"The forests form part of the revenue department, and are presided over by an oberland-forstmeister and ministerial direktor, aided by a revenue councillor and joint ministerial direktor and a numerous council, with suitable establishments and secretaries for the various branches. The oberland-forstmeister is governor of the academies, and at the head of each is an ober-forstmeister, aided by a numerous staff of professors and assistants. There is a control office of account at Potsdam, where all the forest accounts of the several provinces are finally audited before going to the ministry of finance. The 12 provinces of Prussia áre divided into 30 circles (Regierungsbezirk), and to each of these an oberforstmeister is appointed to represent the forest department in the council of local administration (Regierung), and'aided by councillors and by the forstmeisters, as a board, to represent forest interests in the Government, and administer the department to the best advantage. Next in order come the forstmeisters, numbering 108, in charge of divisions with an average area of 25,000 hectares, and then the executive officers, 706 oberförsters, with charges averaging about 3000 hectares, to each of which is attached a forstrendant, or collector of forest revenue, and 3646 försters (or overseers), with ranges of from 500 to 1000 hectares. The forests have all been surveyed, valued, and divided into blocks, and there are accurate maps representing the extent and situation of each forest district, and the description and age of the timber growing in each block. Whatever be the size of the woods every tree is recorded, and a working plan is drawn out and followed,-certain species being destined to longer or shorter growth, according to their promise of vitality or liability to decay. It may be remarked that such maps form the starting point of every true system of forestry."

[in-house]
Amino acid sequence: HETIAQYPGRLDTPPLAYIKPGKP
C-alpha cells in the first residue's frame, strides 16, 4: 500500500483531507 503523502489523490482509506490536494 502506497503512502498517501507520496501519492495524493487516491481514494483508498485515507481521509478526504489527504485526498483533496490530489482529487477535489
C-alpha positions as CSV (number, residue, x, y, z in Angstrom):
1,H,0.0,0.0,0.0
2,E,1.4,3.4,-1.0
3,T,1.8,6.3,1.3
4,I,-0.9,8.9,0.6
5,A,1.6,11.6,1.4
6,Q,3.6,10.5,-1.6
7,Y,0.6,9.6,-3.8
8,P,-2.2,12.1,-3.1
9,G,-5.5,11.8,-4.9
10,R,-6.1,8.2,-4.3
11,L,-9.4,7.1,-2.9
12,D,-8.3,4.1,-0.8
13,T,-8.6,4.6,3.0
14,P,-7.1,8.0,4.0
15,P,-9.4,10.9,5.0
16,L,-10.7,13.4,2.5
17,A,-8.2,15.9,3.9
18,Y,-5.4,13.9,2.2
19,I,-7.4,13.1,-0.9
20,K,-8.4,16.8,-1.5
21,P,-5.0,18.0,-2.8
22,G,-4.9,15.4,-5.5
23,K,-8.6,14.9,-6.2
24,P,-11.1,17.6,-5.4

The academies at Neustadt Eberswald and Aschaffenburg are for the study of forestry alone, while in the others the pursuit of agricultural or engineering knowledge is combined with it. In Germany the forest service is a state department, filled by youths of good position, who are specially trained for the purpose. The period of train-made ing extends over five years, and its course is thus described by Campbell Walker.i

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I. Forestry General management, planting operations, valuation surveys, rotation and details of working plan, transport and sale of timber and other forest produce.

At Aschaffenburg, which may be taken as an example of German forest schools, candidates for Government for

1 Reports on Forest Management, London, 1872.

II. Natural Sciences, with special reference to forest requirements: meteorological phenomena, organic chemistry, nutrition of plants, systematic botany and zoology, entomology. III. Mechanics. Surveying and Engineering, with Road-making. IV. Forest Legislation and Police. Practical instruction is given in the laboratory, and excursions are in the forests. The students who pass the final examination, after five years' training, are qualified for appointments in the forest service. Careful observations are made at Aschaffenburg regarding the influence of forests on the air and soil, their hygienic importance and effect on climate.